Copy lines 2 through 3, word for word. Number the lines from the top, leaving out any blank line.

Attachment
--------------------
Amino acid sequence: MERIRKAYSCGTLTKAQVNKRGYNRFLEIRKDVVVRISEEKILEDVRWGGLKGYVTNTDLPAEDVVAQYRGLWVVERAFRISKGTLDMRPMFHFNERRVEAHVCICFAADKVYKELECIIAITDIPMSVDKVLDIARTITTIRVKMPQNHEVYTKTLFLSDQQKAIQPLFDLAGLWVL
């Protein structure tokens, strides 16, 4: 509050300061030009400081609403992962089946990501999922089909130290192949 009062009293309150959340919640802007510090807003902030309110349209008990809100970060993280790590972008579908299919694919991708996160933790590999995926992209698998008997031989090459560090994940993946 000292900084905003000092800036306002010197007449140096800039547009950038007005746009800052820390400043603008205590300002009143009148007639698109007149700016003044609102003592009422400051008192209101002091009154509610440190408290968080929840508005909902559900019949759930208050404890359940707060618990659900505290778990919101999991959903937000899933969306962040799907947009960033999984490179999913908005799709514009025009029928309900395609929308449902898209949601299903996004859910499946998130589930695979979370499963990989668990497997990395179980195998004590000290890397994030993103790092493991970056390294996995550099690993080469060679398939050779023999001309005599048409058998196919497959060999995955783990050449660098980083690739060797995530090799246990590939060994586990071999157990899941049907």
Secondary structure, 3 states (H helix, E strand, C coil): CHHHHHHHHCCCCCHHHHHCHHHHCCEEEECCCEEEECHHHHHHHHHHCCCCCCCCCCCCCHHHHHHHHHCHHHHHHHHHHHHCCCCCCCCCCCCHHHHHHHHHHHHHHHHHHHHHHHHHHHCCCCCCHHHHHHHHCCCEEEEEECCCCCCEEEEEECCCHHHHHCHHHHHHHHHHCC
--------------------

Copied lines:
């Protein structure tokens, strides 16, 4: 509050300061030009400081609403992962089946990501999922089909130290192949 009062009293309150959340919640802007510090807003902030309110349209008990809100970060993280790590972008579908299919694919991708996160933790590999995926992209698998008997031989090459560090994940993946 000292900084905003000092800036306002010197007449140096800039547009950038007005746009800052820390400043603008205590300002009143009148007639698109007149700016003044609102003592009422400051008192209101002091009154509610440190408290968080929840508005909902559900019949759930208050404890359940707060618990659900505290778990919101999991959903937000899933969306962040799907947009960033999984490179999913908005799709514009025009029928309900395609929308449902898209949601299903996004859910499946998130589930695979979370499963990989668990497997990395179980195998004590000290890397994030993103790092493991970056390294996995550099690993080469060679398939050779023999001309005599048409058998196919497959060999995955783990050449660098980083690739060797995530090799246990590939060994586990071999157990899941049907």
Secondary structure, 3 states (H helix, E strand, C coil): CHHHHHHHHCCCCCHHHHHCHHHHCCEEEECCCEEEECHHHHHHHHHHCCCCCCCCCCCCCHHHHHHHHHCHHHHHHHHHHHHCCCCCCCCCCCCHHHHHHHHHHHHHHHHHHHHHHHHHHHCCCCCCHHHHHHHHCCCEEEEEECCCCCCEEEEEECCCHHHHHCHHHHHHHHHHCC